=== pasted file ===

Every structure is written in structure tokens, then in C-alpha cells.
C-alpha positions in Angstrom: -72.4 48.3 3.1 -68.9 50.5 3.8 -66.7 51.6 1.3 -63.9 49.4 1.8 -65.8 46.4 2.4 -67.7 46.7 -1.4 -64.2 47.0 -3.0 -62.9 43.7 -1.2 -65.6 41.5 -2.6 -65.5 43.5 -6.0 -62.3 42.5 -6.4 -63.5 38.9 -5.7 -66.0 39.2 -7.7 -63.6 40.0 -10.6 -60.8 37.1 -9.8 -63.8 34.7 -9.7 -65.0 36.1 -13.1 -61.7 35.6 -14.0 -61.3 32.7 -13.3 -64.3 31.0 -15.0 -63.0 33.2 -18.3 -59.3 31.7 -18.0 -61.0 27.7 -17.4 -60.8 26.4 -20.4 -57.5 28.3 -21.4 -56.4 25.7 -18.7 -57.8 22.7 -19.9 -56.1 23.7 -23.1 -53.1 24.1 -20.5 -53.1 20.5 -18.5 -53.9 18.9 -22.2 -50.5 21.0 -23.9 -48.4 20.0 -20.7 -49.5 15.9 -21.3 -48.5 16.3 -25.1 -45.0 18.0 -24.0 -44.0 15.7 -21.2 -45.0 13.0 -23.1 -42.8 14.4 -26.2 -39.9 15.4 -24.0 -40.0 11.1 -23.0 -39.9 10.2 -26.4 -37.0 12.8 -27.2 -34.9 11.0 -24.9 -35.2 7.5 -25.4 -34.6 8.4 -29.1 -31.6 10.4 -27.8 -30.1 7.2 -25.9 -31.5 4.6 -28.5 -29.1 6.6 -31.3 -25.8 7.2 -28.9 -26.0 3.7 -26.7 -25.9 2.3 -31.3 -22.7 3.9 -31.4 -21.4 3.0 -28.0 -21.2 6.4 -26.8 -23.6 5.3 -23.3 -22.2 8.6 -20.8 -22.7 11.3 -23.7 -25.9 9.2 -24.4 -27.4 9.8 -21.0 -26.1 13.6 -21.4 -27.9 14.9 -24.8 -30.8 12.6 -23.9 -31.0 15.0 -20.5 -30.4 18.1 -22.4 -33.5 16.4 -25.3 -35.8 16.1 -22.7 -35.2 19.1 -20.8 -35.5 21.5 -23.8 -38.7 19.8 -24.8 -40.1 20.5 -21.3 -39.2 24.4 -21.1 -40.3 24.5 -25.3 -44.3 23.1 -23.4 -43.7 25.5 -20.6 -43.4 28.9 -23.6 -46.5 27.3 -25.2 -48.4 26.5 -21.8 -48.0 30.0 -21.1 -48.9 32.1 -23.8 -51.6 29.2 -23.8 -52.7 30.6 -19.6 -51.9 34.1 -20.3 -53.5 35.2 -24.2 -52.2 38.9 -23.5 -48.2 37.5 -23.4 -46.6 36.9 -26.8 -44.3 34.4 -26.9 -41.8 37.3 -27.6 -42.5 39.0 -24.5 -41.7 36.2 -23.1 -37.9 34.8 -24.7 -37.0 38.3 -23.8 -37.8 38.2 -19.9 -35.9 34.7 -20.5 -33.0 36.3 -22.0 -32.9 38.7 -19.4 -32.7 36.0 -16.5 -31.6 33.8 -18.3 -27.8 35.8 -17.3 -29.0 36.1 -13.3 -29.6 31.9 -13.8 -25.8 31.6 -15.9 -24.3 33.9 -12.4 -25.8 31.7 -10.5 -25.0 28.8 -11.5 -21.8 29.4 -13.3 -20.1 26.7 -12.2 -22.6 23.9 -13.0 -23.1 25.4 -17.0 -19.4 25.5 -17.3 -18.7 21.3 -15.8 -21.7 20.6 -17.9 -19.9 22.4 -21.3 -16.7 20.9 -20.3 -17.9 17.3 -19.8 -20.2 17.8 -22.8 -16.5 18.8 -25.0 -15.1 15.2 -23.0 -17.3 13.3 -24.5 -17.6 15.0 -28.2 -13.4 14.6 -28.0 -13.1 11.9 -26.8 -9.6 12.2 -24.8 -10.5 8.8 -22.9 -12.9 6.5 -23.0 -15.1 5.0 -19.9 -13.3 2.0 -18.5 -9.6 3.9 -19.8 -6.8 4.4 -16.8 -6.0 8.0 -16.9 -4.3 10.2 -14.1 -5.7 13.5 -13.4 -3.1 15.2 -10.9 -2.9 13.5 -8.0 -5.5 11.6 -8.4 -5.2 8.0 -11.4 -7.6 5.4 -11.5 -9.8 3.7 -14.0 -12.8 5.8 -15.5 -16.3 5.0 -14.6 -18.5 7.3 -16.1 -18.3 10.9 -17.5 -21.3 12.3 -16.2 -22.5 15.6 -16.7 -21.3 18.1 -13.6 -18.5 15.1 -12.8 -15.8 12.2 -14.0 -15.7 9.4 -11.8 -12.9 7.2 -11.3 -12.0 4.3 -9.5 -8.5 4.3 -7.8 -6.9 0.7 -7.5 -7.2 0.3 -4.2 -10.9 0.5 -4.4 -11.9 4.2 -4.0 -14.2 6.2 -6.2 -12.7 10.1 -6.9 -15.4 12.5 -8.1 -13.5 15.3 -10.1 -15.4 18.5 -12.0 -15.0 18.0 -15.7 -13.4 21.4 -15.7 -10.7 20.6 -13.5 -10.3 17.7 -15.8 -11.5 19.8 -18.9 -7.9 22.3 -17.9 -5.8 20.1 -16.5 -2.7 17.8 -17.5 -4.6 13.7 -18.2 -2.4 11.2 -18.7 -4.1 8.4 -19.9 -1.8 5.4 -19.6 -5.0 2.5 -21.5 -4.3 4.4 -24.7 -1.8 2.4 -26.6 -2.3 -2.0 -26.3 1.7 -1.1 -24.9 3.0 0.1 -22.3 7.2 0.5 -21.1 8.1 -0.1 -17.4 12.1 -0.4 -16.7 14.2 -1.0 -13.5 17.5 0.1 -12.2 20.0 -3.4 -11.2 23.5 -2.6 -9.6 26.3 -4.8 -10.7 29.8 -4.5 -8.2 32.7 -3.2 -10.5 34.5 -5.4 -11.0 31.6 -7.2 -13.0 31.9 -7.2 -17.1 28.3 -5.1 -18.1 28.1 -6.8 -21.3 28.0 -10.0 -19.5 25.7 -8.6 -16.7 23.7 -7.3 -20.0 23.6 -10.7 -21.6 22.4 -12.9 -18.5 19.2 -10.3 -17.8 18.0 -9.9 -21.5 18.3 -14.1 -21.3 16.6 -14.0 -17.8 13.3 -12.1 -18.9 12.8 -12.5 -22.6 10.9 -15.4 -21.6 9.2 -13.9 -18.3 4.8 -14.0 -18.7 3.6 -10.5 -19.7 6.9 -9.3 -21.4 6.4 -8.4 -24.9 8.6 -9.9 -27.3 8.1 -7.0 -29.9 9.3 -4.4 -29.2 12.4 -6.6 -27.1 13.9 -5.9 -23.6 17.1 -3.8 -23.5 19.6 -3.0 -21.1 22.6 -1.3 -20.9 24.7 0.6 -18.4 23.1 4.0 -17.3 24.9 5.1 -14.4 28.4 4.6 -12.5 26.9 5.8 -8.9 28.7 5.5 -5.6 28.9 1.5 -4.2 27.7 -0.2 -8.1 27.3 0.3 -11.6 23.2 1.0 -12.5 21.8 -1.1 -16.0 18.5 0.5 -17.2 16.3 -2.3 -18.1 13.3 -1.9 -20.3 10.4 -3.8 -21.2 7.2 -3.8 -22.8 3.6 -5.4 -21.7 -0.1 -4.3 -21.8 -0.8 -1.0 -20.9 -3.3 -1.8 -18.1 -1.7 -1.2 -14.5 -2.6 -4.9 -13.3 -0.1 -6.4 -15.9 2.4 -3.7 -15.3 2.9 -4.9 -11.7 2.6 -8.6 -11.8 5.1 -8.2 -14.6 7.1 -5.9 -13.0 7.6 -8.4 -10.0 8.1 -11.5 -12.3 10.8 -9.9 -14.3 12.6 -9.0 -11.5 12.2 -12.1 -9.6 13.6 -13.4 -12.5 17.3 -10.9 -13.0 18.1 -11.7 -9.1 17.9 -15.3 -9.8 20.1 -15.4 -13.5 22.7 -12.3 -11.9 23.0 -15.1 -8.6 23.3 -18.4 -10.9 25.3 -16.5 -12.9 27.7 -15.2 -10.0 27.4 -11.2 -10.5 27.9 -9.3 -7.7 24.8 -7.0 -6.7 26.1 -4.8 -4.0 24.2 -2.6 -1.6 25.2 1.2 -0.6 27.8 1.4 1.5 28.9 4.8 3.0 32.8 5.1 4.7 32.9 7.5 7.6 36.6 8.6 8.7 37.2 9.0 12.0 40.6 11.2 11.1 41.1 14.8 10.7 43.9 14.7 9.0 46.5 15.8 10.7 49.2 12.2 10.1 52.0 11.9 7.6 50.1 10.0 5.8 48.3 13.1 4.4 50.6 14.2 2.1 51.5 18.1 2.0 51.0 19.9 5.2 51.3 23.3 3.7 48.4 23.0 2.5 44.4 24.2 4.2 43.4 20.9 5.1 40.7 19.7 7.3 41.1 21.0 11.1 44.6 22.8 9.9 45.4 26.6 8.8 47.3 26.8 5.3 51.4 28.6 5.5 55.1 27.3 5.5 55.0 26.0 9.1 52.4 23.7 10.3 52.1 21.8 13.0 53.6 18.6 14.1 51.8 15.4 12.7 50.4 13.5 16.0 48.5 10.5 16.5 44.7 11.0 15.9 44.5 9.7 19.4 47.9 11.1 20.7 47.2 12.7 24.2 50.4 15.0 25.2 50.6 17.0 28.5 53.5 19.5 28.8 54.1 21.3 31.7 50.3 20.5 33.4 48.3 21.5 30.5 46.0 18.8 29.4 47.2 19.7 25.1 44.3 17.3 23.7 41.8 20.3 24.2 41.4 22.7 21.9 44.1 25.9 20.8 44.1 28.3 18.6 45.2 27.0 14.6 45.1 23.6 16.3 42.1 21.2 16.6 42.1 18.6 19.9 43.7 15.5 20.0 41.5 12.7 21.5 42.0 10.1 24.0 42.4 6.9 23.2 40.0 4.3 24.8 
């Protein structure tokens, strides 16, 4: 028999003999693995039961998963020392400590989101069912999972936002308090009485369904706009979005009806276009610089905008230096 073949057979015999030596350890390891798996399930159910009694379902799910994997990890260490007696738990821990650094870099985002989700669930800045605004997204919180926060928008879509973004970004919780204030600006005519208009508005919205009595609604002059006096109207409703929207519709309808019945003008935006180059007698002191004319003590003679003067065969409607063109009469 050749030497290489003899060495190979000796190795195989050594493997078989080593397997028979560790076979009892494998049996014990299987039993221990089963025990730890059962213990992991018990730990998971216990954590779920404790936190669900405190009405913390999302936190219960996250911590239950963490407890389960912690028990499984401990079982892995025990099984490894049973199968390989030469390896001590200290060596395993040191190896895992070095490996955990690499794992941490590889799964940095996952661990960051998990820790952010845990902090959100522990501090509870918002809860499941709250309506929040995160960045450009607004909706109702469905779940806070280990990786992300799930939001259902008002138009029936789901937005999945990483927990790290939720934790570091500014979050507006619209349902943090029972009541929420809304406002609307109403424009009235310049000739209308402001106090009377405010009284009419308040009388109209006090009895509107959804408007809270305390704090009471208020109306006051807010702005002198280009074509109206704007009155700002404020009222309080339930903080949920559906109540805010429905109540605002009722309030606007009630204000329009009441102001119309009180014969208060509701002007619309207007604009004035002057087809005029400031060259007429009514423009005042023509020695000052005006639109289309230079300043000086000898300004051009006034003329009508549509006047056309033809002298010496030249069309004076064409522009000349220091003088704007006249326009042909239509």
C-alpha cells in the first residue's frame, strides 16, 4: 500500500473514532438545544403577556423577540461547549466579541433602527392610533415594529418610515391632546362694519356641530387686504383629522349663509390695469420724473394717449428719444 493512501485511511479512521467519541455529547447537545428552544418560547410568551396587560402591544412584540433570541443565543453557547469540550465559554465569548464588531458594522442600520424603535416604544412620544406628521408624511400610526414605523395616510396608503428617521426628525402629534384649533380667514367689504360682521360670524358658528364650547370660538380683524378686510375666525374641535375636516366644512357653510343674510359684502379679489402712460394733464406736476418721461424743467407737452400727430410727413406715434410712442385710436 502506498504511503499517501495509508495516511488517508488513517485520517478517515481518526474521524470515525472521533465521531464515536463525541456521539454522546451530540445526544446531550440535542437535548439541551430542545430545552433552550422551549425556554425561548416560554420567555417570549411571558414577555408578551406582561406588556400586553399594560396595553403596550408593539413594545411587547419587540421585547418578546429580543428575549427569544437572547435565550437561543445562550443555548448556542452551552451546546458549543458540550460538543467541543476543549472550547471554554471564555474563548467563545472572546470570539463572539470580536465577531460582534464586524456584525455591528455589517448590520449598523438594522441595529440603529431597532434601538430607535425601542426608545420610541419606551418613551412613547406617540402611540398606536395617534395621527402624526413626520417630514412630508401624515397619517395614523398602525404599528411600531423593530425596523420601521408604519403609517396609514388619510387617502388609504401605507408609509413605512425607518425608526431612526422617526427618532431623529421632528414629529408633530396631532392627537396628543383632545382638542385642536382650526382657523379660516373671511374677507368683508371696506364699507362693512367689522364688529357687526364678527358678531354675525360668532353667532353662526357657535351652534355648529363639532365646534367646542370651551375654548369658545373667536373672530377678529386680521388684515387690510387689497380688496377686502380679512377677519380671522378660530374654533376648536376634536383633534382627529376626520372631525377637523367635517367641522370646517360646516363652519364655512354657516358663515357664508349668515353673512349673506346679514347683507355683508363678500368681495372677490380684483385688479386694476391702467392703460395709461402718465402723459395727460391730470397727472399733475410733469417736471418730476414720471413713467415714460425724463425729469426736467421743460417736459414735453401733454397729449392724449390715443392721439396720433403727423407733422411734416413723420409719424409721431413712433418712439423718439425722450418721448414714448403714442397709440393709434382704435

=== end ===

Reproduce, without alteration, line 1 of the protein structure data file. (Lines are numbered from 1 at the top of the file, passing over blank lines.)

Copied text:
Every structure is written in structure tokens, then in C-alpha cells.